liabilities. As an example, just because an association is
not for profit does not mean it is exempt from paying taxes and
accounting for them to HMRC. A small club handling a
limited budget and meeting in the Village Hall once a month is
one thing. Responsibility for thousands of pounds in plot
holder's membership fees and rents for land, legal fees,
insurance, banks charges, accounting fees, water charges etc. is
How much should I expect to pay ?
Prices vary wildly across the country. The Internet can
provide some guidance on this. Somewhere between £10 and
£60 seems to be a typical figure. Please bear in mind
there are allotments in Central London that may affect these
figures. Once again, quoting Great Yarmouth and Gorleston
allotment prices, it seems that a typical 10 Rod plot is about
£20 including any other fees, except for water which is £4 per
member. Any price should also include all of the
administration fees at the outset, like membership of the
National Society of Allotment and Leisure Gardeners, who protect
plot holder's interests, also insurance and water need to be
What laws relate to allotments for Hemsby
A National allotments expert has given us the
following list of Acts of Parliament that are relevant to our
campaign ( apparently these can all be found on the web ) :-
Section 23 Small Holdings and Allotments Act 1908 (S H & A
(1) Two Statutory and hence mandatory obligations on a Municipal
authority (a) to provide a sufficient number of allotments ; (b)
to let these to folk who wish to take them. These duties are
absolute – they admit of no challenge, argument or defence.
S.25 S H & A Act 1908, which confers powers of compulsory
acquisition of land for allotments on Municipal authorities)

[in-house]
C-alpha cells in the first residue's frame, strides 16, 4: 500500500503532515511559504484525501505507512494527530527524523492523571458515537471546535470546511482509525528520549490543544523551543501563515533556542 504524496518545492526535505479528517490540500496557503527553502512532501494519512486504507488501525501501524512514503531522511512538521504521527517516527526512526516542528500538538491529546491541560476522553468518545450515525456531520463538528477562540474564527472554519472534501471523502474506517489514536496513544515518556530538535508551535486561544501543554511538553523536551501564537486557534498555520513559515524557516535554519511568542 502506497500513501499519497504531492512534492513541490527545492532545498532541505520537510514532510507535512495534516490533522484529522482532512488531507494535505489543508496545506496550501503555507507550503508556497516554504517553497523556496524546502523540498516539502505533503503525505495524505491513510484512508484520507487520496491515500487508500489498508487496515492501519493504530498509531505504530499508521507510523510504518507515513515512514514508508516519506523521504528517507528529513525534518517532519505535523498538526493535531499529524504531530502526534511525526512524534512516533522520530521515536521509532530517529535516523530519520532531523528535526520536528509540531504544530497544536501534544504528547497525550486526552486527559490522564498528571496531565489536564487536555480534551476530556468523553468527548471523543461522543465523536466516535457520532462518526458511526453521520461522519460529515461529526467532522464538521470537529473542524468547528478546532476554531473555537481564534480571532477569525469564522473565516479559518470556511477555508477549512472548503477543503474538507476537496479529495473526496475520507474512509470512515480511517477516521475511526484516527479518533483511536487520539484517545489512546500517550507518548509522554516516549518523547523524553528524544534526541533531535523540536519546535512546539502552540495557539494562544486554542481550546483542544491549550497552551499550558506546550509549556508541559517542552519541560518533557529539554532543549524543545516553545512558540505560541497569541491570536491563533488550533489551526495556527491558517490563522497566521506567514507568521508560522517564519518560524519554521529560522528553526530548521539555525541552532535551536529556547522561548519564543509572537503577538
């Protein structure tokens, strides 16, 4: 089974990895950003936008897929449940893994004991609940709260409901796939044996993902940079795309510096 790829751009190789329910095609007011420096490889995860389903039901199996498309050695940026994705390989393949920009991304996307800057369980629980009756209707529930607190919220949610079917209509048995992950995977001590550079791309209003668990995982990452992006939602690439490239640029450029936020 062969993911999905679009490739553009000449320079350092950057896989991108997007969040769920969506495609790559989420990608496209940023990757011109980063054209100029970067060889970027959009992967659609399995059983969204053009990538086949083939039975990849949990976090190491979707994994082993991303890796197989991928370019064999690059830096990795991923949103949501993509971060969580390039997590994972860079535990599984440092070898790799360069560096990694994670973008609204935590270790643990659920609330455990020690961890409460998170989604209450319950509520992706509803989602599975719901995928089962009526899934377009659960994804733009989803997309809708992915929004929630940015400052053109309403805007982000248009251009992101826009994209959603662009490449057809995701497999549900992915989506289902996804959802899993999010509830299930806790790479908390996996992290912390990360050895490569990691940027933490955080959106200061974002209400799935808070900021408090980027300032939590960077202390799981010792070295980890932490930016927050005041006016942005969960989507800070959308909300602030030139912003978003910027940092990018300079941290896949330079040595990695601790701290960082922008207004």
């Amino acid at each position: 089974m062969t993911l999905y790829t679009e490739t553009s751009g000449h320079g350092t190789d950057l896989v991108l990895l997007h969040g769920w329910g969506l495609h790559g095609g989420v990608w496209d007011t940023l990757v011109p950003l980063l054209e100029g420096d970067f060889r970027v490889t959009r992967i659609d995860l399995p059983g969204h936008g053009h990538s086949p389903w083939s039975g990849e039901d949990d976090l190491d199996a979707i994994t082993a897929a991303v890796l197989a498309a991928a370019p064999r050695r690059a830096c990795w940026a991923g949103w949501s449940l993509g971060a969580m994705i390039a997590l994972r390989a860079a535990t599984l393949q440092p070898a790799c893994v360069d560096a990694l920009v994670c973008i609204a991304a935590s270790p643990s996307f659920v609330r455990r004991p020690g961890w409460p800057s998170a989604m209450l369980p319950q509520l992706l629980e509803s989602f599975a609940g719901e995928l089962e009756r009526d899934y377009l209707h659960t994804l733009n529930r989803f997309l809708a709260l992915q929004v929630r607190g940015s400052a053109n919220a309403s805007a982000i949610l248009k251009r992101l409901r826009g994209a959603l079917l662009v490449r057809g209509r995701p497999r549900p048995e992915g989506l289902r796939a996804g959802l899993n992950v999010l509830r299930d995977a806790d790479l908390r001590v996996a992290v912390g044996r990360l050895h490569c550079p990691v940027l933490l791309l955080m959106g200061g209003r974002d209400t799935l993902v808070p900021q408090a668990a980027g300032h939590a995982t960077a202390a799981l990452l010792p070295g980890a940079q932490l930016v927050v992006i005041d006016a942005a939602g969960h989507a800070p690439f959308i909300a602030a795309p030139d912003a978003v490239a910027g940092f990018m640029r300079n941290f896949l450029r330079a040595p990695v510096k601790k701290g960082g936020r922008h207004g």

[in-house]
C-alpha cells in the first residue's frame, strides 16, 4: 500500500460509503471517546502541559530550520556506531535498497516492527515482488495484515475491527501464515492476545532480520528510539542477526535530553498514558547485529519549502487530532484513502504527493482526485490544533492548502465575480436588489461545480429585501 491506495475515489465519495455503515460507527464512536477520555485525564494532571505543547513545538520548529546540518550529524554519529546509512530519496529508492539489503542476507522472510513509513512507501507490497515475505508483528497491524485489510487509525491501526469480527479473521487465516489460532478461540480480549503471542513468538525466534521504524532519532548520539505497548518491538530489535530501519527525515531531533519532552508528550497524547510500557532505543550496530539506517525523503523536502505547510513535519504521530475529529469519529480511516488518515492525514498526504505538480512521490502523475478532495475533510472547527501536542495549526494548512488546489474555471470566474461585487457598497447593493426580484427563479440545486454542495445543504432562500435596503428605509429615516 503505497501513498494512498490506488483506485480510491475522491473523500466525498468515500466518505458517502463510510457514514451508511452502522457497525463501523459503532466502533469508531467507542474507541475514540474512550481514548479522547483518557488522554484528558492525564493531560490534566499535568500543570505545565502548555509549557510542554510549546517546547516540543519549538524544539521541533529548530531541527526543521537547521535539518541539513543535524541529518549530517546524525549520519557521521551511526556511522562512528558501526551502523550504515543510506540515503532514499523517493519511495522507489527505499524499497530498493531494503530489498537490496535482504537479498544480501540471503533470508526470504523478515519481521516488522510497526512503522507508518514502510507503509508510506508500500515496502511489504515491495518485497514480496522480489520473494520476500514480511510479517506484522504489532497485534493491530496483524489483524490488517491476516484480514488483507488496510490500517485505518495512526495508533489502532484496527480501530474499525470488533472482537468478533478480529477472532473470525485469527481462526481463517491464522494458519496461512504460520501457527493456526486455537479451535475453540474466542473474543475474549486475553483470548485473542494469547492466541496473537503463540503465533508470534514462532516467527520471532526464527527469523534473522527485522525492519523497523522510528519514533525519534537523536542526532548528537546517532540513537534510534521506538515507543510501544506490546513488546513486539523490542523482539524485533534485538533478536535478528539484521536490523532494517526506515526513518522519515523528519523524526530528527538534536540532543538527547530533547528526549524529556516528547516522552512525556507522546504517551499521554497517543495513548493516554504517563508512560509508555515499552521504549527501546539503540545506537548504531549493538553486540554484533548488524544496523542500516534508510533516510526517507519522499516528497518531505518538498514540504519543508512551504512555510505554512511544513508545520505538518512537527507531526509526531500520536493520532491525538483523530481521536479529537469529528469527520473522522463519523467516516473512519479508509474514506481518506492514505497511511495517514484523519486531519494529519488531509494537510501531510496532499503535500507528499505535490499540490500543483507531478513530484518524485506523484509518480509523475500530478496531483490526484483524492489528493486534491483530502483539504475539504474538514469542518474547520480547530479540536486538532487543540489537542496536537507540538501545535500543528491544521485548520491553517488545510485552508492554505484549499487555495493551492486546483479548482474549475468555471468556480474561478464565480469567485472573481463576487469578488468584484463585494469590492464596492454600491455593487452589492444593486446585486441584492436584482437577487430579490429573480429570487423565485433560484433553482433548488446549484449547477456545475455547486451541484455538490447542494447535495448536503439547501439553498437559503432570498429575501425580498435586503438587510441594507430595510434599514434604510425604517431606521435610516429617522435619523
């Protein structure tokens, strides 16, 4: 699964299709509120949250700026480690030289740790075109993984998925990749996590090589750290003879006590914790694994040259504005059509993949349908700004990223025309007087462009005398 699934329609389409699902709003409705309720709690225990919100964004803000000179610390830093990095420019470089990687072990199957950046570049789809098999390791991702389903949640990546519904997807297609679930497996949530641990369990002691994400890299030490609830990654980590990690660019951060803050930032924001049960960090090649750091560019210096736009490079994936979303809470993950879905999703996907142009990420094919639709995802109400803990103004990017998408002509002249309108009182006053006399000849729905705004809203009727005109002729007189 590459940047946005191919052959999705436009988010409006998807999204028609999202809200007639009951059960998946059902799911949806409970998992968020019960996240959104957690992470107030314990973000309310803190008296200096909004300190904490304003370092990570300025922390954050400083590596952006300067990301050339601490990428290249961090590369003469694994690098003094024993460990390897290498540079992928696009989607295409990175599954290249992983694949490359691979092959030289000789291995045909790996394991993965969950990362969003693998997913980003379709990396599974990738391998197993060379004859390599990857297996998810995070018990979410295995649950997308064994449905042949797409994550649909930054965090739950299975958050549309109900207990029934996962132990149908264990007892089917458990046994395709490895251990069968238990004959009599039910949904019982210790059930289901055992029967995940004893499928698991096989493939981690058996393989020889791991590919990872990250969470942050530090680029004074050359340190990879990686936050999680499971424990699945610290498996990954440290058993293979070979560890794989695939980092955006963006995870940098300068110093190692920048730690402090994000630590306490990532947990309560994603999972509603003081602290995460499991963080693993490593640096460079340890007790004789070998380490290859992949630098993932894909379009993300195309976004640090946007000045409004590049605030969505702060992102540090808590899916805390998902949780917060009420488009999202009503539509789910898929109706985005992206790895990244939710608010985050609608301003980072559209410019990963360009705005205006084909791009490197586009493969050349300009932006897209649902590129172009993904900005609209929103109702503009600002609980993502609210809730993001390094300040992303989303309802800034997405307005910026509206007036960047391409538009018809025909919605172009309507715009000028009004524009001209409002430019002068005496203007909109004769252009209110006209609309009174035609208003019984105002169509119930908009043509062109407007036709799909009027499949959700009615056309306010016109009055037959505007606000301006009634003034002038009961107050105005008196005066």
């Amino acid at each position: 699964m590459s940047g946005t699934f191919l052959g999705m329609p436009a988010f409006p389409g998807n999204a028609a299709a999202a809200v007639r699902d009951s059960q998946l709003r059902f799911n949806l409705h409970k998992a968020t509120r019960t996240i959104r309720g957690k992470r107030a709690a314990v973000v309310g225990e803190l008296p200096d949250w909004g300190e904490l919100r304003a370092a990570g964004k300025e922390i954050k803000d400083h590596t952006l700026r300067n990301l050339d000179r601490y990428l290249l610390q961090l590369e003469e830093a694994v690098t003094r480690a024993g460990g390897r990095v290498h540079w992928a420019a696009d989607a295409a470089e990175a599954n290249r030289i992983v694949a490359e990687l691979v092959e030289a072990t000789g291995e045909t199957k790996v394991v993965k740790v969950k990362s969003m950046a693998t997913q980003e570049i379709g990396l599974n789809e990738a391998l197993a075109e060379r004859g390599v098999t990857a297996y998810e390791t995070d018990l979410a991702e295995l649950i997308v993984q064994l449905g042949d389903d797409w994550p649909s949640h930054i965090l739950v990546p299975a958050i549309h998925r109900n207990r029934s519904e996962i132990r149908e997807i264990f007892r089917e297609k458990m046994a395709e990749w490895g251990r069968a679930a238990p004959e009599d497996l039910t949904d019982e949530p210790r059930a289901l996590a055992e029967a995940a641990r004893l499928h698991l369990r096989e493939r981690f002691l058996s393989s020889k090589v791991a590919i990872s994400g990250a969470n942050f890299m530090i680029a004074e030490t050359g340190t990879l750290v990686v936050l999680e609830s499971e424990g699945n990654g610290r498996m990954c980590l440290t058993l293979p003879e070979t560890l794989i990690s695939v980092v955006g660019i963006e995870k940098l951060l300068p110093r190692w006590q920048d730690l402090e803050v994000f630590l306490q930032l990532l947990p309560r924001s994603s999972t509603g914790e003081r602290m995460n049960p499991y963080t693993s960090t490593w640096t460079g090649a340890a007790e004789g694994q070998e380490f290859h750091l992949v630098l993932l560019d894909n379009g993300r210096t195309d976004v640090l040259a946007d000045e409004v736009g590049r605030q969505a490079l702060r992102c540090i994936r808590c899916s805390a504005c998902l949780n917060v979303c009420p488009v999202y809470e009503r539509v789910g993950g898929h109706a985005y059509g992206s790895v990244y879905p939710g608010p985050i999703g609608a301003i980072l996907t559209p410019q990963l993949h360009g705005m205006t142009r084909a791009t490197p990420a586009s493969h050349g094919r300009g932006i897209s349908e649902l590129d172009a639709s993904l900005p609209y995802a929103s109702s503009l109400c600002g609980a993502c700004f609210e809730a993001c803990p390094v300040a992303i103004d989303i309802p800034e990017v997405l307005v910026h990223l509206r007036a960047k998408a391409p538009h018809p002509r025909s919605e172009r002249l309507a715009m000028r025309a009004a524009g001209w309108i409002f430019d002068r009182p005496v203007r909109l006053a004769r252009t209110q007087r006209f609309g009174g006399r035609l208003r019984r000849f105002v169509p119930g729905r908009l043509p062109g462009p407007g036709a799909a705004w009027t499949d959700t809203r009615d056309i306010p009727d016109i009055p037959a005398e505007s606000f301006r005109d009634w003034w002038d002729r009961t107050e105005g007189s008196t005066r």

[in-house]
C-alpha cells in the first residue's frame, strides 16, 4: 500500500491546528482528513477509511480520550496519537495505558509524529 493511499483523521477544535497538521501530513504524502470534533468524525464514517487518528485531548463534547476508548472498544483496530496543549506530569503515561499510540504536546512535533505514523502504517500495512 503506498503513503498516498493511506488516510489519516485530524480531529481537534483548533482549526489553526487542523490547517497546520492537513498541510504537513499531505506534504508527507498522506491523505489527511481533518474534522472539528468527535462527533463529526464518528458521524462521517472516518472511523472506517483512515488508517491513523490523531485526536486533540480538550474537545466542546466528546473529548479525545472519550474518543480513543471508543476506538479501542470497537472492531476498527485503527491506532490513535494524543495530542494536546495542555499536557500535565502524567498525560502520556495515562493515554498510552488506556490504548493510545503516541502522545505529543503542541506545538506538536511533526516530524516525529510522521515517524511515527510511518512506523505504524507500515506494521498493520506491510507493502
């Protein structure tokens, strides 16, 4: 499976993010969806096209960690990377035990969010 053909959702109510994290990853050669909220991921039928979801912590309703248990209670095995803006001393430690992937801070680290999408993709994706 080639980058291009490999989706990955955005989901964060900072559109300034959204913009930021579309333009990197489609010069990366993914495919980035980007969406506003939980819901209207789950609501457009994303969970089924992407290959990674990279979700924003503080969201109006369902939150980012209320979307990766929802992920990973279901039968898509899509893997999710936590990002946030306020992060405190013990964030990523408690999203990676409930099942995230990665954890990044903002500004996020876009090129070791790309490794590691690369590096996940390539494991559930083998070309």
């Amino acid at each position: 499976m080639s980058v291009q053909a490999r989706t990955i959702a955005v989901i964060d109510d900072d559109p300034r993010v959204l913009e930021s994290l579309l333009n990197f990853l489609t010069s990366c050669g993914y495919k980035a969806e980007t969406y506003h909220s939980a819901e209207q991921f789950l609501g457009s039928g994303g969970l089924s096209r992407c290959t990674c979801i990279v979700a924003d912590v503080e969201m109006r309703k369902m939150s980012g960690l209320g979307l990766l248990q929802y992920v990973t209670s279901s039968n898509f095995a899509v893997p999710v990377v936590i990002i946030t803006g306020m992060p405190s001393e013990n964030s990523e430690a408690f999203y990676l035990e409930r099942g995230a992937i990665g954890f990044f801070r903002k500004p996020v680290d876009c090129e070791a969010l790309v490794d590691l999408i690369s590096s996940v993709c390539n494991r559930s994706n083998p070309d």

Section 26 (S H & A Act 1980)
(1) The Council of a borough, urban district, or parish may
improve any land acquired by them for allotments and adapt the
same for letting in allotments, by draining, fencing, and
dividing the same, acquiring approaches, making roads and
otherwise, as they think fit, and may from time to time do such
things as may be necessary for maintaining such drains, fences,
approaches, and roads, or otherwise for maintaining the
allotments in a proper condition.
(2) The council may also adapt the land for allotments by
erecting buildings and making adaptations of existing buildings,
but so that not more than one dwelling house shall be erected
for occupation with any one allotment; and no dwelling house
shall be erected for occupation with any allotment of less than
S. 39 (2) S H & A Act 1908 confers powers of compulsory hiring
Rates are not payable – the user of allotments land is not a
above information is provided on an as is basis and is for
guidance only. Individuals are recommended to carry out
their own research and not to rely solely upon this information.
If anyone knows of any errors they should contact us with
updated information as soon as possible. We cannot
guarantee to enter into any correspondence on any of the above
or any other matters but will endeavour to do so when possible.